Seabirds are eating plastic because it smells like food

❝ Plastic pollution in the sea gives off a smell that attracts foraging birds, scientists have found…The discovery could explain why seabirds such as the albatross swallow plastic, causing injury or death.

The smell, similar to the odour of rotting seaweed, is caused by the breakdown of plankton that sticks to floating bits of plastic…About 90% of seabirds have eaten plastic and may keep some in their bellies, putting their health at risk…

❝ Scientists think seabirds associate the smell of plastic with food – and are tricked into swallowing plastic waste…

“We found a chemical on plastic that these birds typically associate with food, but now it’s being associated with plastic…And so these birds might be very confused – and tricked into consuming plastic as food.”

❝ The chemical – dimethyl sulfide – has a characteristic sulphurous odour associated with boiling cabbage or decaying seaweed…It is also produced in the oceans through the breakdown of microscopic algae or phytoplankton, which collects on plastic.

Seabirds with a keen sense of smell, including albatrosses, petrels and shearwaters, can detect this odour, which they associate with food.

What a species we are. Most critters are smart enough not to crap in their own nest. But, the world is our whole nest, folks. We need to require those who despoil our oceans and continents to take responsibility for their mess. And, better yet, stop them from making a mess in the first place.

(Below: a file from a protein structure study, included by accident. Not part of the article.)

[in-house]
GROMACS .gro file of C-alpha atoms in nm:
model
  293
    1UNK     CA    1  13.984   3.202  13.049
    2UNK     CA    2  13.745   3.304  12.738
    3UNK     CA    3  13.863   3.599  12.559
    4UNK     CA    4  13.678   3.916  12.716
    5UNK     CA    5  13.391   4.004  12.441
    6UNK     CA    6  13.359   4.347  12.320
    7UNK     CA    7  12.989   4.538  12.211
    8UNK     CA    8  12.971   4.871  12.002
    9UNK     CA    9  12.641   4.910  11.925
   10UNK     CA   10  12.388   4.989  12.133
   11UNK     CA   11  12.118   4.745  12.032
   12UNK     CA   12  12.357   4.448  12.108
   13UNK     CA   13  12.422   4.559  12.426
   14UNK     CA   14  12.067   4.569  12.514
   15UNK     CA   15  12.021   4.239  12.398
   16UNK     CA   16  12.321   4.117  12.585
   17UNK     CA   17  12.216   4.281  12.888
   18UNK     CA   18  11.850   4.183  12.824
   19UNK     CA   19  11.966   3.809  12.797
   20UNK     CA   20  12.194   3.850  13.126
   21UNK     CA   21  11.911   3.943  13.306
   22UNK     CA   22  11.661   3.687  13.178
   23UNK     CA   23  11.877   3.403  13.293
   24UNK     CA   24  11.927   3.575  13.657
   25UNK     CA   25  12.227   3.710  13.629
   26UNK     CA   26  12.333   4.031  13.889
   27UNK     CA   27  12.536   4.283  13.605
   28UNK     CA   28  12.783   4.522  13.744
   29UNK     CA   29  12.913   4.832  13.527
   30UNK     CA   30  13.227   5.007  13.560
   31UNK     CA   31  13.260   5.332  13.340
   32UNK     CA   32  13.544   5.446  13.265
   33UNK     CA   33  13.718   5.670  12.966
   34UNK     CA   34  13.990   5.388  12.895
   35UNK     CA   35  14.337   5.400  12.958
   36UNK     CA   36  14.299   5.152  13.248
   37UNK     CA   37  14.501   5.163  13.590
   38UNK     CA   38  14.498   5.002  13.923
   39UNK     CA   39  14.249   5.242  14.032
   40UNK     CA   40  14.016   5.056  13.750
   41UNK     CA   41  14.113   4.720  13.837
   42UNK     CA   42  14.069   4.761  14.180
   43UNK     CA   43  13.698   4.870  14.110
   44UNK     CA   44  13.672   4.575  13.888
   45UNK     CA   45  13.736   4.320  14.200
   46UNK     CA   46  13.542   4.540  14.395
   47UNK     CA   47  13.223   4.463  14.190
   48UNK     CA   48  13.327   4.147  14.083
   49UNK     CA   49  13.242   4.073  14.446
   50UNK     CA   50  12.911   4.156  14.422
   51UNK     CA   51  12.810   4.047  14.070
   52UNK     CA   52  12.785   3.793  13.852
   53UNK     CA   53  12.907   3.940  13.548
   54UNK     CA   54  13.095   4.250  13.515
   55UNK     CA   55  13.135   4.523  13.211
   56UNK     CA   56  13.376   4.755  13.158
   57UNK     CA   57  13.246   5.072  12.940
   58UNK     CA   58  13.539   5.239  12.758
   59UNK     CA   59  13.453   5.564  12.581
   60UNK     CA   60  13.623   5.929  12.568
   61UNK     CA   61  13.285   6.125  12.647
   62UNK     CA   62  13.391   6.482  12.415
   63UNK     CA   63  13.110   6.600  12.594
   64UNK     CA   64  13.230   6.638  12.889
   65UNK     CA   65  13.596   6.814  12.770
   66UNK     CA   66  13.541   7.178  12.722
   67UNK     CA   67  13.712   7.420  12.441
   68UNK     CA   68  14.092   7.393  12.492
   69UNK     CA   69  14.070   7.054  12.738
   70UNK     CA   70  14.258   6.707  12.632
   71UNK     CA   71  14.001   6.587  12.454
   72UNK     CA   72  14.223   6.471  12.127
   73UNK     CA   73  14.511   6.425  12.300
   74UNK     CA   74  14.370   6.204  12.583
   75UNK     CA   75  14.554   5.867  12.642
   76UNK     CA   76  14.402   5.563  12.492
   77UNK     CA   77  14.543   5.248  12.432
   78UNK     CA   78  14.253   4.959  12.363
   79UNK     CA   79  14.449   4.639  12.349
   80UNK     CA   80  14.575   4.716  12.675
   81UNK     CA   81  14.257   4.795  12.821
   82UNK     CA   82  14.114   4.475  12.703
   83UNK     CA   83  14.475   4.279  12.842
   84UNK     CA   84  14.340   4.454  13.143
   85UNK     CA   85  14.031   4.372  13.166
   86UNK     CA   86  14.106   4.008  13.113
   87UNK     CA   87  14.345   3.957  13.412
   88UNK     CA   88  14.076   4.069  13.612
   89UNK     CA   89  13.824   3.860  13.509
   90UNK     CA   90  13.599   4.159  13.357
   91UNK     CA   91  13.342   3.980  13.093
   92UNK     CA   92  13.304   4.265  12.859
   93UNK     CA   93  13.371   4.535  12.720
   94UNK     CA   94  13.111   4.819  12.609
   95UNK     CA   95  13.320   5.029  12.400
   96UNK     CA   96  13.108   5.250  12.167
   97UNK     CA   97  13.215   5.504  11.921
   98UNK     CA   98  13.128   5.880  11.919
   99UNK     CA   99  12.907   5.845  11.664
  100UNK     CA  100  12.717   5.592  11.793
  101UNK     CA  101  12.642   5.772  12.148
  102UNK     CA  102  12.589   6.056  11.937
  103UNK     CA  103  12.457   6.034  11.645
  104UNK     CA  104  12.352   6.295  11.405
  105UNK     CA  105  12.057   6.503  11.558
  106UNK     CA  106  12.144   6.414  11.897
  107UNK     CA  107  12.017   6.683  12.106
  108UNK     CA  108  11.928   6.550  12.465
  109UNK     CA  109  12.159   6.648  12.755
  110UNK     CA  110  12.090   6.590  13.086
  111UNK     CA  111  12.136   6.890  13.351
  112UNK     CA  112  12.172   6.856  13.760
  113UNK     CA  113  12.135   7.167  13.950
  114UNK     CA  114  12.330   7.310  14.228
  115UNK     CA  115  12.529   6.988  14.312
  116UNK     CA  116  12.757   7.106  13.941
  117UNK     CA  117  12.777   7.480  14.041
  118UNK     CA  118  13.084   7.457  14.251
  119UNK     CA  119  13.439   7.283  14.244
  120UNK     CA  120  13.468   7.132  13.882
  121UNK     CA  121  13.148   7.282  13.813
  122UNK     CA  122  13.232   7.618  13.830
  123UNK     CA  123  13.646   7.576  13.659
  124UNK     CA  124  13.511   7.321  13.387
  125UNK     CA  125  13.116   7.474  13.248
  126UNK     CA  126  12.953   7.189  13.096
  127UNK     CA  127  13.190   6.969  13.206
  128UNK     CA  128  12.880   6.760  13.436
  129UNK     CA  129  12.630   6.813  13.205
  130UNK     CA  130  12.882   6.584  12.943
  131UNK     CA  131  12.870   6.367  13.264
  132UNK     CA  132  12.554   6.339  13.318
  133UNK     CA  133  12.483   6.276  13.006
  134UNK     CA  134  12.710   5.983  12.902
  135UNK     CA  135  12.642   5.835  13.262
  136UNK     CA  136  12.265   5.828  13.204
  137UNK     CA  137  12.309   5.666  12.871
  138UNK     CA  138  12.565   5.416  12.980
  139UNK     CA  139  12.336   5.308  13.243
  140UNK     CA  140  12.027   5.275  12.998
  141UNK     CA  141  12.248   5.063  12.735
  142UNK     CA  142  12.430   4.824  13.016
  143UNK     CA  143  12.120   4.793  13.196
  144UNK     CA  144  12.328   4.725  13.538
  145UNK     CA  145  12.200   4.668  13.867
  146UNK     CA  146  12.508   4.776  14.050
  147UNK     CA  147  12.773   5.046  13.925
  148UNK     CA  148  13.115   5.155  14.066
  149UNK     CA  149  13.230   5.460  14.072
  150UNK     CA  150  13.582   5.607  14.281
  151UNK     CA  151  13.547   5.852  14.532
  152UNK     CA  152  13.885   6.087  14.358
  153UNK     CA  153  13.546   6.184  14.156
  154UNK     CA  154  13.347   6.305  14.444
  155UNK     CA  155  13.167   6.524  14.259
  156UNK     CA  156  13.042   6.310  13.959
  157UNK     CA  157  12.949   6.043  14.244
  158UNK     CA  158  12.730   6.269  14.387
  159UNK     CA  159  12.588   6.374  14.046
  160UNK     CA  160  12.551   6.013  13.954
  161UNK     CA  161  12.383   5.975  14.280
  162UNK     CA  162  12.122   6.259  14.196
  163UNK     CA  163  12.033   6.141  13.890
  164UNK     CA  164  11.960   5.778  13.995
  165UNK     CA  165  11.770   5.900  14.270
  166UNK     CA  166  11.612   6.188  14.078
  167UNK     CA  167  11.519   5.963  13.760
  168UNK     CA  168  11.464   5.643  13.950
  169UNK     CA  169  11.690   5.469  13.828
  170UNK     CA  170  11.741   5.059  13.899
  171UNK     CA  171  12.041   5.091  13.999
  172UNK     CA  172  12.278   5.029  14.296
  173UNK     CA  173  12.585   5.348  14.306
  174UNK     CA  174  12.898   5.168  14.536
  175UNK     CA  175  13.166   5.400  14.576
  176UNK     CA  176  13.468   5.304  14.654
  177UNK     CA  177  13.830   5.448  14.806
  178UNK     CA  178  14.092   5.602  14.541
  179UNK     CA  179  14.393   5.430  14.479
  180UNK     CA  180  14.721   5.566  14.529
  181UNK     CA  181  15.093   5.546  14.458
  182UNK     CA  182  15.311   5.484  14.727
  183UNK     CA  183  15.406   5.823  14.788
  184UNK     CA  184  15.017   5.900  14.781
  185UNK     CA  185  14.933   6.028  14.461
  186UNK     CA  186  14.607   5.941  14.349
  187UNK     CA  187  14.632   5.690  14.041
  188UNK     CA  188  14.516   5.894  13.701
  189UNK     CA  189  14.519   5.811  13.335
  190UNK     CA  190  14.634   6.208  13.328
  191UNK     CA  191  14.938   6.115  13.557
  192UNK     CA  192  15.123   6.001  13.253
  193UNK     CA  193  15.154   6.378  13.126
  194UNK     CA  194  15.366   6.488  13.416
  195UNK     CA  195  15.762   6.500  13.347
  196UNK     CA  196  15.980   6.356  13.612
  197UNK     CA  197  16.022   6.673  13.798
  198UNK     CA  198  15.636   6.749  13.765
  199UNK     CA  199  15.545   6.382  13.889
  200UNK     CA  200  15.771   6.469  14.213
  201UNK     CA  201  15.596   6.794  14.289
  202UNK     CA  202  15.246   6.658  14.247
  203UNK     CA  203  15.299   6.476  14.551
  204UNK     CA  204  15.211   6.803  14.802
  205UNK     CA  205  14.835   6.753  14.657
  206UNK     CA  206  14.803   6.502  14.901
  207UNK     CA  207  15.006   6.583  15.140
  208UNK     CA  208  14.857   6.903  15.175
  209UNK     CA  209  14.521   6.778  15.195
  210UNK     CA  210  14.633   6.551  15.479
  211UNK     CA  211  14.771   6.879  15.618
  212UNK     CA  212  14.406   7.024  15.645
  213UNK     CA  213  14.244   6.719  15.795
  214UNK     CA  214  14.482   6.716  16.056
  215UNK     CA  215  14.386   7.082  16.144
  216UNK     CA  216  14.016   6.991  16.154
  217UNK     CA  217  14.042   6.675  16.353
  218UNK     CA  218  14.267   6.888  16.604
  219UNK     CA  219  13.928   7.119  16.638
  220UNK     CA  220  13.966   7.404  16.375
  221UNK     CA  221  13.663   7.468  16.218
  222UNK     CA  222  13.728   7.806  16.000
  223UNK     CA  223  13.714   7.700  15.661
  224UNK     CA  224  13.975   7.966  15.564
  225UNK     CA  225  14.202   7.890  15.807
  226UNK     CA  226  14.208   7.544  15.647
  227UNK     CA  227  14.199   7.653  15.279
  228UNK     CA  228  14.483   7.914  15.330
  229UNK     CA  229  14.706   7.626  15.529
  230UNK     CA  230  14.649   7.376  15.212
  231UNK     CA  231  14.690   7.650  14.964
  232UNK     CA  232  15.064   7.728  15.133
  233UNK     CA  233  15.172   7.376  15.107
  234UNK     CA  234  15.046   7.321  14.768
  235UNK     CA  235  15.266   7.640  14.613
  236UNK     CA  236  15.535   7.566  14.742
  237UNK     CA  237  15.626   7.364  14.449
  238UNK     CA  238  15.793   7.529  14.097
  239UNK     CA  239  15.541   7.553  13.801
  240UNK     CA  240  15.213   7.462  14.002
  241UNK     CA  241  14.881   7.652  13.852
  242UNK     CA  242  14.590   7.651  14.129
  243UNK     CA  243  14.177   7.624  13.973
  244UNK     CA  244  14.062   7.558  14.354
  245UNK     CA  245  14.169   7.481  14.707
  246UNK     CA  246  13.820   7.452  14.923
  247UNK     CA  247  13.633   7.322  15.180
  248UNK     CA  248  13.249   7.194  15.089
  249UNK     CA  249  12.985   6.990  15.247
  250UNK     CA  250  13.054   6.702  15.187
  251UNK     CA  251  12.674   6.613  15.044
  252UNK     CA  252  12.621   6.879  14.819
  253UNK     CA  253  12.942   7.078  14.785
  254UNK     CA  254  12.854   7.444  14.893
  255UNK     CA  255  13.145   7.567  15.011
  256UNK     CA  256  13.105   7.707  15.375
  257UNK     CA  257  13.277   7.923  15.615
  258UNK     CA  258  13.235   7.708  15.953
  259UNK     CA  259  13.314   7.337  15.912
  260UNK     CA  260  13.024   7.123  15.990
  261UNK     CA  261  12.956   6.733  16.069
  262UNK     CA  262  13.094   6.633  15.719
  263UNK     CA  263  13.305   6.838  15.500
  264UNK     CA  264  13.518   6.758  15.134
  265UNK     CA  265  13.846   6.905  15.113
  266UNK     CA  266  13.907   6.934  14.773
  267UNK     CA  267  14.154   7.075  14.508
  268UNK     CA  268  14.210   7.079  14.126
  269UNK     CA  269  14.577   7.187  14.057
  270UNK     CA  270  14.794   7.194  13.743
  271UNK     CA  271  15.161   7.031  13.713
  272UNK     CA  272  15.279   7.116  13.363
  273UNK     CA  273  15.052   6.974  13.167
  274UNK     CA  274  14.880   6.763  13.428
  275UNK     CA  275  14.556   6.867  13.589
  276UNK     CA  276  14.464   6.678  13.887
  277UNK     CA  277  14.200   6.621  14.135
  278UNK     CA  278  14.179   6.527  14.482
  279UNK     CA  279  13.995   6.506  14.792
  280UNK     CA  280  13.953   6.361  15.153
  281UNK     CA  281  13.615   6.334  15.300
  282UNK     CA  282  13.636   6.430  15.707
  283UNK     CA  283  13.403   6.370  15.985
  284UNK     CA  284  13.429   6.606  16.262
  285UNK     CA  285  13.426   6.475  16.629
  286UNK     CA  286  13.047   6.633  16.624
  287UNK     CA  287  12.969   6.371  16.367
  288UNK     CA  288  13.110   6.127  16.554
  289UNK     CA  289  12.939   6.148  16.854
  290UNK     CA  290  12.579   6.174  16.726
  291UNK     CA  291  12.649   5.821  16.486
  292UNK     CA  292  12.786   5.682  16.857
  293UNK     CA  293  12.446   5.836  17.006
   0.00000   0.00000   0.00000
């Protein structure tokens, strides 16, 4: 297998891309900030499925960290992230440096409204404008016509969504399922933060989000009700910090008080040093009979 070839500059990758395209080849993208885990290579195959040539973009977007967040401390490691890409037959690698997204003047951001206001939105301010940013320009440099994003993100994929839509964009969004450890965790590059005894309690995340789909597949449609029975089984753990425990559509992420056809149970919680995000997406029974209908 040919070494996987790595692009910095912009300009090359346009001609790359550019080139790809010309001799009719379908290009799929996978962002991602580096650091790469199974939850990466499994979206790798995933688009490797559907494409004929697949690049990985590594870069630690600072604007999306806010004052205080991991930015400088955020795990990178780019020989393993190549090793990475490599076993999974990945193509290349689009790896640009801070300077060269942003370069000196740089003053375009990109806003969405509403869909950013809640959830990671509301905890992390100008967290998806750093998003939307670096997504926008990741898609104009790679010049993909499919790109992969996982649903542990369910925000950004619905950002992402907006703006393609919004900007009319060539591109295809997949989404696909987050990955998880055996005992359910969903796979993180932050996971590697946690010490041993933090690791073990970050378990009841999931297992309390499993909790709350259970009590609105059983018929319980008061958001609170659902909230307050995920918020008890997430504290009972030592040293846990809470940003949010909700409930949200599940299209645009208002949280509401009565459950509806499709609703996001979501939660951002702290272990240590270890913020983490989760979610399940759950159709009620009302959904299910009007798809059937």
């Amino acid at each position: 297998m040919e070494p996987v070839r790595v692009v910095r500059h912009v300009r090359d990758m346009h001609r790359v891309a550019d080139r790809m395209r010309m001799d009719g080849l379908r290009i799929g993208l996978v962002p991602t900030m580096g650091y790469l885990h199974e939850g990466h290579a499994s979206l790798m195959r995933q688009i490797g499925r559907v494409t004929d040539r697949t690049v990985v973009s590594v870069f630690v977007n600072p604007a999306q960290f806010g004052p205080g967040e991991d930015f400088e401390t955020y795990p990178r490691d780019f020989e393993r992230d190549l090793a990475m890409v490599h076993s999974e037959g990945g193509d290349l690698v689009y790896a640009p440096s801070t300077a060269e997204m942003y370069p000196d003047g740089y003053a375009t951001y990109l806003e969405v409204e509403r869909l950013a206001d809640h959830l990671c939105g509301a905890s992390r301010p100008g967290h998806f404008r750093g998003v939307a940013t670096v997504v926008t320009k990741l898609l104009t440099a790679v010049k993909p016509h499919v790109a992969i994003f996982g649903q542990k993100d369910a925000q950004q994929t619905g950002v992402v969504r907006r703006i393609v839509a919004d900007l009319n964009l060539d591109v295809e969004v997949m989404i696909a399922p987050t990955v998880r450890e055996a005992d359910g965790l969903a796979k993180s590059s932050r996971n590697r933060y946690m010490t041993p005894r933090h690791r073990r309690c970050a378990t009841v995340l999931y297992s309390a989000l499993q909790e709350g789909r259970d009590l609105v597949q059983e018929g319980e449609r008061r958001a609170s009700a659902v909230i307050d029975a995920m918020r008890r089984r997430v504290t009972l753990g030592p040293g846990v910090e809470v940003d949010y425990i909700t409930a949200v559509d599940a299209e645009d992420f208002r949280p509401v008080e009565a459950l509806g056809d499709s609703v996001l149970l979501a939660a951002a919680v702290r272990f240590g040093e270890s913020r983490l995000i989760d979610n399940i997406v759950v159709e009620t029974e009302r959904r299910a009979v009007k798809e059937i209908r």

One thought on “Seabirds are eating plastic because it smells like food

  1. Mr. McGuire says:

    “Microplastics may enter foodchain through mosquitoes” (AFP) https://phys.org/news/2018-09-microplastics-foodchain-mosquitoes.html (includes link to study published in Biology Letters).
    “Mosquitoes are eating plastic and spreading it to new food chains” (New Scientist) https://www.newscientist.com/article/2180055-mosquitoes-are-eating-plastic-and-spreading-it-to-new-food-chains/ “Plastic pollution is ubiquitous in the environment, particularly in water.
    Birds, fish and other animals living around aquatic systems can ingest small plastic pieces by accident. These microplastics, with a diameter under 5 millimetres, pose a huge threat to the health of marine and freshwater ecosystems as they enter the food web. But their impact may be spread by animals with a lifecycle that involves living both in water and on land. Many insects, such as mosquitoes and dragonflies, spend their juvenile stages in water but move to land once they become adults.”
    ‘A single piece of plastic’ can kill sea turtles, says study (BBC News) https://www.bbc.com/news/science-environment-45509822

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